presented on a four-decade logarithmic scale. A general correlation
with depth between resistivity and porosity is observed,
however resistivity does not correlate with density, sonic,
or gamma ray logs. In general, average resistivity values
are about 20 ohm.m in the upper part of the sequence (Martinsville,
Weston Canal, Somerset, and Rutgers holes) and between 200
ohm.m to 2000 ohm.m in the older rocks (Titusville, Nursery
Road, and Princeton holes). In this deeper sequence, gamma
ray is high and variable and sharp decreases in resistivity
are frequent, even though the highest average log values
occur. Resistivities in the Orange Mt. Basalt are high, but
variable, ranging from 500 ohm.m to 5000 ohm.m. Although
the magnetic susceptibility logs presented here have not
been corrected for temperature drift with time, they exhibit
some fine-scale correlation with resistivity and generally
show low values (20 to 40 µcgs) in sediments and extremely
high values (>6000 µcgs) in basalt. The overall
range of resistivities and magnetic susceptibilities recorded
through this sequence in the Newark Rift Basin span three
orders of magnitude.
The wireline logging data presented here from the Newark
Rift Basin Coring Project were acquired during late 1990
and early 1991 and in early 1993. High-quality logs were
acquired at seven sites and include: 3-arm dipmeter, borehole
deviation, natural gamma radiation, focused resistivity,
3-channel sonic velocity, neutron porosity, bulk density,
magnetic susceptibility, temperature, caliper and borehole
televiewer. The extremely high percentage of core recovered
presents a unique opportunity for studying these log data
in conjunction with core collected over the same intervals.
The log data and cores from the Newark Rift Basin Coring
Project are archived at LDEO.
Based on these results, in situ physical properties
can be studied through the entire Newark rift basin sedimentary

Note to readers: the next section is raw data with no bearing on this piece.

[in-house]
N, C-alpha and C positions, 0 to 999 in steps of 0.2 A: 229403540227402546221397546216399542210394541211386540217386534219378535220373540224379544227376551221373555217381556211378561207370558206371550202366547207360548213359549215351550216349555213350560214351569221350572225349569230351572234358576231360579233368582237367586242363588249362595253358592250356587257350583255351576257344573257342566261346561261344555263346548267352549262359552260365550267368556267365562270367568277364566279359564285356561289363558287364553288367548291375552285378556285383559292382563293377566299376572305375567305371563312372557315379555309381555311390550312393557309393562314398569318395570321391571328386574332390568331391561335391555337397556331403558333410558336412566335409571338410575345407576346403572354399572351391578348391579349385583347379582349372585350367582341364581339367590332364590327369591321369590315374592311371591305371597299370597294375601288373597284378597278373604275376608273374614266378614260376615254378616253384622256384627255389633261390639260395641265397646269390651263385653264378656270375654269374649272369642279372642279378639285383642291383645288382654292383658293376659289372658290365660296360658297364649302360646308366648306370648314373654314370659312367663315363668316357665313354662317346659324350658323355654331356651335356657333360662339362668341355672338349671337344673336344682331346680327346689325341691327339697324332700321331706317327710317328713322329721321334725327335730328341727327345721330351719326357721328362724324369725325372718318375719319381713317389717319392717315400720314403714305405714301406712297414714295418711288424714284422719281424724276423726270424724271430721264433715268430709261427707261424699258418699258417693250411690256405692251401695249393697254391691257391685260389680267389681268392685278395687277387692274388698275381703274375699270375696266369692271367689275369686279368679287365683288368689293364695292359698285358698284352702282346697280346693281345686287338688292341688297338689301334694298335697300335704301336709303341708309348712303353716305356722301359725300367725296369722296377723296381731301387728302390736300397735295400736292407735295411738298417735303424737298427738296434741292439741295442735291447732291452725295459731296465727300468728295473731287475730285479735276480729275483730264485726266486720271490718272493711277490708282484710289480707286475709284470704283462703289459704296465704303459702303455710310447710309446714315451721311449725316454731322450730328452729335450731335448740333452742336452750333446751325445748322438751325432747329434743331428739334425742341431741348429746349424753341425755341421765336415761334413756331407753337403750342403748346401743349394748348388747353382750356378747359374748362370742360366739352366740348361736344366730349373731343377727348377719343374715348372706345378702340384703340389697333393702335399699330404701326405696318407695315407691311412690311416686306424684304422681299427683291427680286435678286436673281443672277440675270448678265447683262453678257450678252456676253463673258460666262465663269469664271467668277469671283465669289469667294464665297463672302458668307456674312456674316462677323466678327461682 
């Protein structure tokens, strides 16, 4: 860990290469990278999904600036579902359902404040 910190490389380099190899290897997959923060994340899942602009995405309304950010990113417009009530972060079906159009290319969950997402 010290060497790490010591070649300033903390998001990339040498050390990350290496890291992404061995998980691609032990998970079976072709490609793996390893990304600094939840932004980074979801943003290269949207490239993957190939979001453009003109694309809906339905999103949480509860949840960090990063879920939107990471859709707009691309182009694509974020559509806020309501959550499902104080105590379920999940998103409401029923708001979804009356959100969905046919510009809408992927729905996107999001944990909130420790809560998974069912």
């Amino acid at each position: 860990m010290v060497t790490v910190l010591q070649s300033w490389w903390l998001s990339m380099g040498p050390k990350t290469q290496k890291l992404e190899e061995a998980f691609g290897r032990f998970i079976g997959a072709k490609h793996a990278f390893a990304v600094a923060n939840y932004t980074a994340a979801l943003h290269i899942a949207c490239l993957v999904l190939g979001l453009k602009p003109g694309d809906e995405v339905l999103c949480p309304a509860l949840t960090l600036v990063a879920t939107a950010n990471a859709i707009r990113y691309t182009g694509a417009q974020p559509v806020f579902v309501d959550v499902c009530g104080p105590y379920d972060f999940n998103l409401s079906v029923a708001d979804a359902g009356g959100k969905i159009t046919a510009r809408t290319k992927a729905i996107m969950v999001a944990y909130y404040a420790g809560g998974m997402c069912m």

sequence and in the Orange Mt. Basalt. The clay-rich sediments
appear to be fractured and permeable, particularly at shallow
depths, and exhibit relatively consistent physical property
readings through significant portions of the Newark basin
sequence. The Orange Mt. Basalt, and flow units within it,
are delineated by anomalous physical properties observed
in the logs. Anomalies in temperature gradient suggest active
hydrologic flow in the upper intervals of all seven holes.
The log data are potentially useful as indicators of fluid
flow, the regional stress regime, and lithologic cycles in
the Newark rift basin.
We gratefully acknowledge the financial support from the
Continental Dynamics Program of the National Science Foundation
for acquisition and preparation of these data. The cooperation
of Amoco Exploration, U.S. Geological Survey, N.J. Department
of Environmental Protection, and the landowners enabled the
successful coring and logging of these holes. Technical assistance
from D. Moos, T. Moses, E. Scholz, R. Wilson, and B. Cornet
for data acquisition was essential to the success of this
project. D. Barnes prepared the logs for publication. Lamont-Doherty
Earth Observatory contribution number 5248.
Borehole Research Group, 1990. ODP Logging Manual, Vol.
3. Lamont-Doherty Earth Observatory, Palisades, NY.
C. F. Williams, J. H. Sass, T. H. Moses, and D. Goldberg, 1991.
Preliminary heat flow results from the Newark Rift Basin
Coring Project: EOS, Trans. of the American Geophysical
Union v.72, p. 504.
Kent, D. V. and P. E. Olsen, 1994. Newark Basin Coring Project:
A complete late Triassic/earliest Jurassic stratigraphic
section from a continental rift basin, Trans.
VIIth International Symposium on the Observation of the Continental
Crust through Drilling, Santa Fe, NM, April 25-30, 1994.
Olsen, P.E., and D. V. Kent, 1990. Continental Coring of the Newark
EOS, Trans. of the American Geophysical Union v.71. p.
385 and p. 394.
Reynolds, D. J., 1993. Sedimentary basin evolution: tectonics and climate
interaction, Columbia University, NY [PhD thesis], 2lS pp.
Schlumberger. 1987. Log Interpretation Principles, 2nd Ed..
Schlumberger Educational Services, Houston, TX.
Witte, W. K., and D. V. Kent, 1994. Rock magnetic and paleomagnetic
properties of red and grey siltstones from the Titusville well, Newark
Basin, in preparation.